'Thrawn and dour" was how one of his primary teachers described Alastair Mackie to his parents.
'Thrawn and dour\" was how one of his primary teachers described Alastair Mackie to his parents.
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Review: James Robertson
In 1930s Aberdeen this was an observation, not a criticism. There is plenty of both thrawnness and dourness in this big volume, the testament of Mackie's lifelong labour in the field of poetry.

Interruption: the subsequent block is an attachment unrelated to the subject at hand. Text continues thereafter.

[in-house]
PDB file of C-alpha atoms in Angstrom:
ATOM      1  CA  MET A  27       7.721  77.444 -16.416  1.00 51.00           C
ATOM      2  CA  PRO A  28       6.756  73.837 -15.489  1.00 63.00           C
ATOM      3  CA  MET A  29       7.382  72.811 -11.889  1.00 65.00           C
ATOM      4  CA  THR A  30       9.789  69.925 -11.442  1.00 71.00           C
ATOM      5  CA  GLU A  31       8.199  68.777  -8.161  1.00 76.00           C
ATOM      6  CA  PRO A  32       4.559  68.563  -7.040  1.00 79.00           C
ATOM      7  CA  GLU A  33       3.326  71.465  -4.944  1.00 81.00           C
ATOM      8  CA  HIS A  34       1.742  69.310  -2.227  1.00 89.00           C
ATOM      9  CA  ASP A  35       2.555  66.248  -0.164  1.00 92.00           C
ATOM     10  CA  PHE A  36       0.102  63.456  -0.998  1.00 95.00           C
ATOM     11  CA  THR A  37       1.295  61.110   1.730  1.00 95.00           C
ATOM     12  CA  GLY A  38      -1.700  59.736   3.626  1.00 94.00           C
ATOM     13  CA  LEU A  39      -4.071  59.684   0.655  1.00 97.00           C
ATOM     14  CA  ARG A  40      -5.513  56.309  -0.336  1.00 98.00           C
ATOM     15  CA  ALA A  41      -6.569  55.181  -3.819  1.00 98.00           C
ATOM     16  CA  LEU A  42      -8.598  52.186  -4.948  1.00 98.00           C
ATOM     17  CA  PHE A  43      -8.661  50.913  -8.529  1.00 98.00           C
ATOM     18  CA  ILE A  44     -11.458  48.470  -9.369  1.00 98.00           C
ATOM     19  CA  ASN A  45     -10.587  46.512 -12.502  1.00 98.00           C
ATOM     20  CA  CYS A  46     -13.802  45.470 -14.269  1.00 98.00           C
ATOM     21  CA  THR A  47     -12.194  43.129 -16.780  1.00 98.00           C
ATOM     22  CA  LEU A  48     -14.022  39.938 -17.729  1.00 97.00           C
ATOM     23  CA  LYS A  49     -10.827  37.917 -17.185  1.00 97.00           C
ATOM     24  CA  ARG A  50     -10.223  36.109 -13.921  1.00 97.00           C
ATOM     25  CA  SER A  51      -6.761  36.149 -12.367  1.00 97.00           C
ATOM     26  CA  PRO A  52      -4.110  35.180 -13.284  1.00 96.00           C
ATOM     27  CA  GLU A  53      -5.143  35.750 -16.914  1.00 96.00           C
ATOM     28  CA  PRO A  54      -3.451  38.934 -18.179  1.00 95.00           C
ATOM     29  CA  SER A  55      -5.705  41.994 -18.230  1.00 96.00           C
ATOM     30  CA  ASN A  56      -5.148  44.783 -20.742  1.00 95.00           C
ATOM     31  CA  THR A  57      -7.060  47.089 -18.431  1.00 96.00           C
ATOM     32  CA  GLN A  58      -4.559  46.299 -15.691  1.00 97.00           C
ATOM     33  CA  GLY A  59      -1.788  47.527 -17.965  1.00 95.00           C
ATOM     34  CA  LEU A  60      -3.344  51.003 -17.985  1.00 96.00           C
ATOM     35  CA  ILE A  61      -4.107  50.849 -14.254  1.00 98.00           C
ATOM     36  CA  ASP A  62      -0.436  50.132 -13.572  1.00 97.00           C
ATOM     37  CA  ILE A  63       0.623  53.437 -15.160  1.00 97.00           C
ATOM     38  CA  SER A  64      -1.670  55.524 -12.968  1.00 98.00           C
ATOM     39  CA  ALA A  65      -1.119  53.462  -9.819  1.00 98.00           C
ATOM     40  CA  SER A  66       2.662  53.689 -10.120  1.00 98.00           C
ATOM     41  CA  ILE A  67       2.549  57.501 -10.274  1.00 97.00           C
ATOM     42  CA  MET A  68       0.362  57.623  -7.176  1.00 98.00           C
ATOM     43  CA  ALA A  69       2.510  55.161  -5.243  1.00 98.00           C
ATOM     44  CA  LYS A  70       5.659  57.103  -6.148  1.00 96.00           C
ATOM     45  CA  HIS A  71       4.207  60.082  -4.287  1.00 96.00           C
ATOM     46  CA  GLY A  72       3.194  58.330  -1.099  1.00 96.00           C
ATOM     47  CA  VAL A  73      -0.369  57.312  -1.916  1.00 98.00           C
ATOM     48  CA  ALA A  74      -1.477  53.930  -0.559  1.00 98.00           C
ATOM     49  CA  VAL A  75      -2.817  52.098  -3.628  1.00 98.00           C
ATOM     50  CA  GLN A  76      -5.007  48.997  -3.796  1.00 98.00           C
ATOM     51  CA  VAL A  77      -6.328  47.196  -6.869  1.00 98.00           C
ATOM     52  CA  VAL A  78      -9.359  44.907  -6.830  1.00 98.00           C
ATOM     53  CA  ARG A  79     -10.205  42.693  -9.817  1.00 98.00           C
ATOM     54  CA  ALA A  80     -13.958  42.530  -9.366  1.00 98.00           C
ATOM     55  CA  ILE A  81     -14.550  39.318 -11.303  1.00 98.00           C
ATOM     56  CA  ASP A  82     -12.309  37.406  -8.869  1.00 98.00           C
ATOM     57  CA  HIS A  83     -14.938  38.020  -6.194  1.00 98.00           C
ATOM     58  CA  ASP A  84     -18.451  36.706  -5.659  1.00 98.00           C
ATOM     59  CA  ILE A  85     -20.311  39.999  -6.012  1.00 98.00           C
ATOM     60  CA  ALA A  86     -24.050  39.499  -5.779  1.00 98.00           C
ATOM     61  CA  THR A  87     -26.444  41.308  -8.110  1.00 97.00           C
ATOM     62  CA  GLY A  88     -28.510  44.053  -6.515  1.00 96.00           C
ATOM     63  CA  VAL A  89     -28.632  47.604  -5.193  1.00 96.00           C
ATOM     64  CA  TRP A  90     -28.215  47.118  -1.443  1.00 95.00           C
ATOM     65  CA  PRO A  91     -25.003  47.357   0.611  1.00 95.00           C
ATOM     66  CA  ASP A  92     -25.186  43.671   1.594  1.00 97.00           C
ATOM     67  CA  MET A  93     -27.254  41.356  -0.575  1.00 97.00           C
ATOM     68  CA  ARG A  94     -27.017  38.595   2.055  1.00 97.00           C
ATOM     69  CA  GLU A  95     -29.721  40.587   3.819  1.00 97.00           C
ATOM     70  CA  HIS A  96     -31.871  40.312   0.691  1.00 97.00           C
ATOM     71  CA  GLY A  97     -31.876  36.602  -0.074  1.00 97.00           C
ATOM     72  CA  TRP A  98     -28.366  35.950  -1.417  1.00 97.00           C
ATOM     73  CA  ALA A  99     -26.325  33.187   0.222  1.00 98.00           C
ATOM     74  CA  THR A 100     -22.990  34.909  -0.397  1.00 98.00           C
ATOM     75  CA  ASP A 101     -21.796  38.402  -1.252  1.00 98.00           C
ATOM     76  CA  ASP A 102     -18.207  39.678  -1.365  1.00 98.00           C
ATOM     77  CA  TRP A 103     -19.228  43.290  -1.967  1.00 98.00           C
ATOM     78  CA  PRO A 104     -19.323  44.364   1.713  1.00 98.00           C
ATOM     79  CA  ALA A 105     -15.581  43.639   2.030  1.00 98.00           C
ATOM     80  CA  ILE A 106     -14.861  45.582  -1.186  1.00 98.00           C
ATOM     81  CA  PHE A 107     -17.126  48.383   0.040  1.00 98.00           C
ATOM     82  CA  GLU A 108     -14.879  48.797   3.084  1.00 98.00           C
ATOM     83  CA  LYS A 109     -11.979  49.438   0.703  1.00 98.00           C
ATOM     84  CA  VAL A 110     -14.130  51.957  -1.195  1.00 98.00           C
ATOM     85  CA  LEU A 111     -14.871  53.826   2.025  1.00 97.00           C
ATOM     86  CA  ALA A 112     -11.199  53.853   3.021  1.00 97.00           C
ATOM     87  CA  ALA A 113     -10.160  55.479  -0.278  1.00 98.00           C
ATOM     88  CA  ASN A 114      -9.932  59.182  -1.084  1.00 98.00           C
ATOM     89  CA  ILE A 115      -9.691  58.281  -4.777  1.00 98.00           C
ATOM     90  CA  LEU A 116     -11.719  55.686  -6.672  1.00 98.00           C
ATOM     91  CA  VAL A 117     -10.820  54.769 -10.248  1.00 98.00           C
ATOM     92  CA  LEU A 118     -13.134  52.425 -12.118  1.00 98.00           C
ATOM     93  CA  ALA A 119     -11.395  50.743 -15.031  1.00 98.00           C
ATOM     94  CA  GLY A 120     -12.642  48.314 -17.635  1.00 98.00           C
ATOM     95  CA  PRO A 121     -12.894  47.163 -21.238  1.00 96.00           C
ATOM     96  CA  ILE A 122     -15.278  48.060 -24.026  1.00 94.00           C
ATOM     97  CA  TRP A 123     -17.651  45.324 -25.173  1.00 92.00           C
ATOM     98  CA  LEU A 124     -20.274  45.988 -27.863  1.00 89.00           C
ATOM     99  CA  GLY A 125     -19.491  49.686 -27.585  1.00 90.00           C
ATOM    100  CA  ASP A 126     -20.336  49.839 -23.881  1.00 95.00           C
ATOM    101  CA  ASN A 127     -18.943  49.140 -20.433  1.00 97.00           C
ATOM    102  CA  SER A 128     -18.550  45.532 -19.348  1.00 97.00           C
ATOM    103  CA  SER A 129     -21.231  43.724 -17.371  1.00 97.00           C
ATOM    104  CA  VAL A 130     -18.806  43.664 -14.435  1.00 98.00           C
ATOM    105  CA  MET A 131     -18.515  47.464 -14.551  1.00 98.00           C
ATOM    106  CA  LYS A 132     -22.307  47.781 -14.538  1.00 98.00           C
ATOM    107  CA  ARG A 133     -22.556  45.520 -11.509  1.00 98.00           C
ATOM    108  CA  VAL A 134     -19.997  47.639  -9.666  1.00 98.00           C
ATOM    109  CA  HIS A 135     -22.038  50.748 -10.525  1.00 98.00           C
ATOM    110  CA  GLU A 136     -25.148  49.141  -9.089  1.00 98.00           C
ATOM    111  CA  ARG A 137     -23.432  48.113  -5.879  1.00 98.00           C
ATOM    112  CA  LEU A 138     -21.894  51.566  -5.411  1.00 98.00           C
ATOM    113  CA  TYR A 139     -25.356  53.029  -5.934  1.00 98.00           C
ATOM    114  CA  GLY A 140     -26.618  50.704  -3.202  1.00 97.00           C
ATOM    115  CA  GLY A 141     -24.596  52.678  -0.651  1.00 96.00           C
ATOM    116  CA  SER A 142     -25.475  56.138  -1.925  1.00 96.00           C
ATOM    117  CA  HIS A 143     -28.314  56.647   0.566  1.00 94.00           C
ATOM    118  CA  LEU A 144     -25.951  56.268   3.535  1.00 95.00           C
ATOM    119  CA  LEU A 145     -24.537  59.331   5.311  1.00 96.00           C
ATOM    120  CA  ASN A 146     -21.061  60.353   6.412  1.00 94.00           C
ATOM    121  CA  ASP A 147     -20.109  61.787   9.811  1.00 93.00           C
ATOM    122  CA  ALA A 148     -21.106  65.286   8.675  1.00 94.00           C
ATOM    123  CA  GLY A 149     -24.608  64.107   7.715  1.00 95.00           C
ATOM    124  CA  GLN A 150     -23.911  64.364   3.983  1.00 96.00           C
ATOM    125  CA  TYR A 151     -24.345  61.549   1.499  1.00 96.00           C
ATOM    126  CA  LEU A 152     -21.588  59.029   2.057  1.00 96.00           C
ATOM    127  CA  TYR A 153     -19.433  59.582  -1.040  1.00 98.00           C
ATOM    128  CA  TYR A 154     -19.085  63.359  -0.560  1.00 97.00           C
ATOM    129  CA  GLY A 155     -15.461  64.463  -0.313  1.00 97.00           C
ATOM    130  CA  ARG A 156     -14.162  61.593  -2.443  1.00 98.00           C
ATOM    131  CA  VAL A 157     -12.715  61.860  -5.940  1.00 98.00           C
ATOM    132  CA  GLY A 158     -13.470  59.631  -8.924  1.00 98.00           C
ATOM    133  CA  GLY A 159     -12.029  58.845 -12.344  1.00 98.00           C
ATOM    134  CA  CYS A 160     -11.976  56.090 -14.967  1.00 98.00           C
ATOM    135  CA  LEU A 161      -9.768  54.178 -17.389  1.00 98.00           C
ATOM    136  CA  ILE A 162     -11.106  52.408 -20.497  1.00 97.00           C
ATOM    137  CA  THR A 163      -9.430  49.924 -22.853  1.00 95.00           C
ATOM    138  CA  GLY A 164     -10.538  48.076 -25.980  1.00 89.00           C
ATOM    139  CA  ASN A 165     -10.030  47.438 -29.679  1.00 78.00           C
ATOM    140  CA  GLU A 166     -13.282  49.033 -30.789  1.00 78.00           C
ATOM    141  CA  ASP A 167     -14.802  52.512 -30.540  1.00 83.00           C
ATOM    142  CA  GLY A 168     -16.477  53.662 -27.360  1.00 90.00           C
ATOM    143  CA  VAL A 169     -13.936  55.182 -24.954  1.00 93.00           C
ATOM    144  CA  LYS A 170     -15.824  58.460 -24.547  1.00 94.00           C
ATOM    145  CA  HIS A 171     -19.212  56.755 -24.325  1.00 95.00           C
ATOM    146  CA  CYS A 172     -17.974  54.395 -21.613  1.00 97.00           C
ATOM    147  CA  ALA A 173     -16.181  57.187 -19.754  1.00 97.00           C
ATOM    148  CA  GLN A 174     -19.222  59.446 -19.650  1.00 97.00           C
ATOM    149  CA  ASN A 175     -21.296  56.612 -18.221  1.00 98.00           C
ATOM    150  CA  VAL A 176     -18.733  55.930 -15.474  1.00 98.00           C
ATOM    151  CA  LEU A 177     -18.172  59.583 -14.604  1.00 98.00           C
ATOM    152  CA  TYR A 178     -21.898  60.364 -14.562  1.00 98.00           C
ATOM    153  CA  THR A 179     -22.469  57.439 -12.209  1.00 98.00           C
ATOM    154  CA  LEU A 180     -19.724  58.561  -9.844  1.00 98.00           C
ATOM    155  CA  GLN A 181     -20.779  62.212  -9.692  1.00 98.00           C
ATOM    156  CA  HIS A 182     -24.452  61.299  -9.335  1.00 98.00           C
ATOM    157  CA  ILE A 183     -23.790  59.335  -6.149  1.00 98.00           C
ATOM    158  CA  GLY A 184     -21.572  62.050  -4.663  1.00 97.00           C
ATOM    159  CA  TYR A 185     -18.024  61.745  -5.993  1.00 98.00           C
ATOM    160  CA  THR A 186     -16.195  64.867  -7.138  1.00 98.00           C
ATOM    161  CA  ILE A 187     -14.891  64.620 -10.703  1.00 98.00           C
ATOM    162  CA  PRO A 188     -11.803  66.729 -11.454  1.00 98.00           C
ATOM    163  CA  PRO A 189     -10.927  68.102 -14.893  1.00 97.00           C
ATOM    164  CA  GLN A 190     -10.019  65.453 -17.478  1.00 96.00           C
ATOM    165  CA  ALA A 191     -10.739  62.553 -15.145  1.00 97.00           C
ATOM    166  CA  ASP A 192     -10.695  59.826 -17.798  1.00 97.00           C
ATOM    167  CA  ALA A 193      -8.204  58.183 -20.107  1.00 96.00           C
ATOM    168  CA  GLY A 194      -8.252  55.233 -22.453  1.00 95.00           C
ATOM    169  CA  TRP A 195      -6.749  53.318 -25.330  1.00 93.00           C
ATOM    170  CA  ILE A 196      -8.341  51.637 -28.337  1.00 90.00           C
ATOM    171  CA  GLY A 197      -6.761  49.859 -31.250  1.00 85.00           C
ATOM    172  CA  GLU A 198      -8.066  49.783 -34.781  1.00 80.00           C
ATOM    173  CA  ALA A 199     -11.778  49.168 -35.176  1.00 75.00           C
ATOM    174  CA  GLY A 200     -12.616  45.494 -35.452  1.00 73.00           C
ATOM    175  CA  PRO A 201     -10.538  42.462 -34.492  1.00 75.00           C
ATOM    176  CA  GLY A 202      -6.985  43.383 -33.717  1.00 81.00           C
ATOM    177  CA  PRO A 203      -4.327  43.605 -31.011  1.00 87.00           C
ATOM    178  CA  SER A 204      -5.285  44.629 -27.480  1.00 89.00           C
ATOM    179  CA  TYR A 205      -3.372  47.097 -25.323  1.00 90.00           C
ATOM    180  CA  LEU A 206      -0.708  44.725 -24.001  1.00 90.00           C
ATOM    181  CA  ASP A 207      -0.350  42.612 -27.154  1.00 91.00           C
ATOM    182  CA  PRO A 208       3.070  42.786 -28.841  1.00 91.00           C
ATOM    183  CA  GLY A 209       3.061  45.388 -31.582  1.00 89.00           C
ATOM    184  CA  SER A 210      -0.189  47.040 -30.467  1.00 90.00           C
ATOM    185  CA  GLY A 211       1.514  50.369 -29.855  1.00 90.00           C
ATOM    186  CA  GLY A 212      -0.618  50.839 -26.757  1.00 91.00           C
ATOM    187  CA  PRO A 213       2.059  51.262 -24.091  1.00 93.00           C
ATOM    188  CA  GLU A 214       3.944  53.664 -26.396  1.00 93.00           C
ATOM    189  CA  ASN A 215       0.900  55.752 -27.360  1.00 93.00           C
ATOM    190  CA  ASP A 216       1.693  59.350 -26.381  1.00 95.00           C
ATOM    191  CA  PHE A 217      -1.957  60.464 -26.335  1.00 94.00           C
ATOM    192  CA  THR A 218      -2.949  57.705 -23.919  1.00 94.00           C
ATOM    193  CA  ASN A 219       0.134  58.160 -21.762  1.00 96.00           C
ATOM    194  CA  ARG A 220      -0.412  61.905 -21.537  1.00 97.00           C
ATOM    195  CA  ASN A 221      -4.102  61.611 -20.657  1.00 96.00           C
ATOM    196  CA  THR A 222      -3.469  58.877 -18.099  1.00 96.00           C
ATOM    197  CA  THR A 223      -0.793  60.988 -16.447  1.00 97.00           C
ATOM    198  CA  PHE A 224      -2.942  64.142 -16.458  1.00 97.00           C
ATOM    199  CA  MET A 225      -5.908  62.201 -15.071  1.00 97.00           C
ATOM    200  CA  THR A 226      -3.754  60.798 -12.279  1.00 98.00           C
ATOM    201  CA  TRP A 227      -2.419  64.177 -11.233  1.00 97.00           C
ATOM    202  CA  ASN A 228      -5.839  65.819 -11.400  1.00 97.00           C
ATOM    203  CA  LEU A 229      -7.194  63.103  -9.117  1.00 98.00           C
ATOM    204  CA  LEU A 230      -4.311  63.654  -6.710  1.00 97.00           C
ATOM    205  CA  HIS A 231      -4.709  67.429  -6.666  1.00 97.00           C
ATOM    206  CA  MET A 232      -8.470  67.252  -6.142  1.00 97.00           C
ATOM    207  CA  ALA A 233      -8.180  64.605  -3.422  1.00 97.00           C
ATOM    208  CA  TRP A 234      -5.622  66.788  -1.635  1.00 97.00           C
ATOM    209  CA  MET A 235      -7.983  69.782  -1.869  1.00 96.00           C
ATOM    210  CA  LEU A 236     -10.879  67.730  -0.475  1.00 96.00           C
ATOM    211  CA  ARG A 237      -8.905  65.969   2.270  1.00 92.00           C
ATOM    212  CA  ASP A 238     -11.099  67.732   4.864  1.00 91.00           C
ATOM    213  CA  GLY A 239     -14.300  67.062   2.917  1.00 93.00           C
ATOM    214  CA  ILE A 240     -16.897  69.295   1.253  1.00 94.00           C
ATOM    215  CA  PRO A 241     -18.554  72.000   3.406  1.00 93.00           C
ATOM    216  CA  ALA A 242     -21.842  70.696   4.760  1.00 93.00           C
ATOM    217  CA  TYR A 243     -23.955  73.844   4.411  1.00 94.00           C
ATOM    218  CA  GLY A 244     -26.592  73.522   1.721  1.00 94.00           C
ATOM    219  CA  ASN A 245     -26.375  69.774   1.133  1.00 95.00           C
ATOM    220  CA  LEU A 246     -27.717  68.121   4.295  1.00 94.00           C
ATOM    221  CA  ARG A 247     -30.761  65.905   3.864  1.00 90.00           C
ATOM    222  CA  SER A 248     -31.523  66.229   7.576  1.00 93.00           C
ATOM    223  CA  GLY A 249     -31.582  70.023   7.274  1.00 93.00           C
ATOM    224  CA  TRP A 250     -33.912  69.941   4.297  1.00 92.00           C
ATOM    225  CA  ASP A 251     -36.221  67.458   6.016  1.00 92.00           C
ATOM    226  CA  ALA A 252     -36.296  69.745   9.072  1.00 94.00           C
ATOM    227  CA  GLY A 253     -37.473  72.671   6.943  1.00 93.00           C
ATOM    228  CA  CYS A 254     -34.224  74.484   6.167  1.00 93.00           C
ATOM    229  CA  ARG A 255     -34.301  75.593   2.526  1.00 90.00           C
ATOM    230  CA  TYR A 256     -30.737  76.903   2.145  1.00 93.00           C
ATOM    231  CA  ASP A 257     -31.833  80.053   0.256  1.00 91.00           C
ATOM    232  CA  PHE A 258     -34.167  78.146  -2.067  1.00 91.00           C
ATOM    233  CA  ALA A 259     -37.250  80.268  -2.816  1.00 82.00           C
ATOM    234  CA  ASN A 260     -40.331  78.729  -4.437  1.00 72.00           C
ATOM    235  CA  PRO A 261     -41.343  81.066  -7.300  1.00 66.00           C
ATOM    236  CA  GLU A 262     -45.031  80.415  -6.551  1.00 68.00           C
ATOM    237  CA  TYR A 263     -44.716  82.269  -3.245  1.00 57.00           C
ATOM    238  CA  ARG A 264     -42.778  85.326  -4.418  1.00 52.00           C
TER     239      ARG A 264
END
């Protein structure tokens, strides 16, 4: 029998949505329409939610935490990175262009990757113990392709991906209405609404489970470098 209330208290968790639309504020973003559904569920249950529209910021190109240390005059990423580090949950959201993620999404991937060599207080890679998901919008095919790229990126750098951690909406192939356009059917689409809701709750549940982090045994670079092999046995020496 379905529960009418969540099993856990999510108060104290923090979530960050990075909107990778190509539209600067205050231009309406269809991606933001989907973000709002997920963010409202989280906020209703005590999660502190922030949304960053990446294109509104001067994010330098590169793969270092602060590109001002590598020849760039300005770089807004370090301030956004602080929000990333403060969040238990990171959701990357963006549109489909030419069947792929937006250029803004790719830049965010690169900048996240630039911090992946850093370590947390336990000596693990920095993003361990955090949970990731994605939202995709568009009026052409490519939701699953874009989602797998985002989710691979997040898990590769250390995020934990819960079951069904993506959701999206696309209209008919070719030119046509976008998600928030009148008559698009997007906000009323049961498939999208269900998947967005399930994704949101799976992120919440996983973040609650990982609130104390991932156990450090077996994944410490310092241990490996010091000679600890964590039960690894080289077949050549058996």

One of the characteristics of Mackie's work is a relentless concern to say what he means – and only that – and to do so without concession to passing fashion. As his father and grandfather, quarrymen both, worked and cut stone all their days, so Mackie (1925–1995) worked and cut words, mostly Scots ones, to build poems that are hard-edged, unsentimental, sometimes angry, often dark and always questioning. His rendition of the maxim associated with Occam's Razor as "Cut out the bloody bulls***", gives an indication of his attitude to life and to writing.
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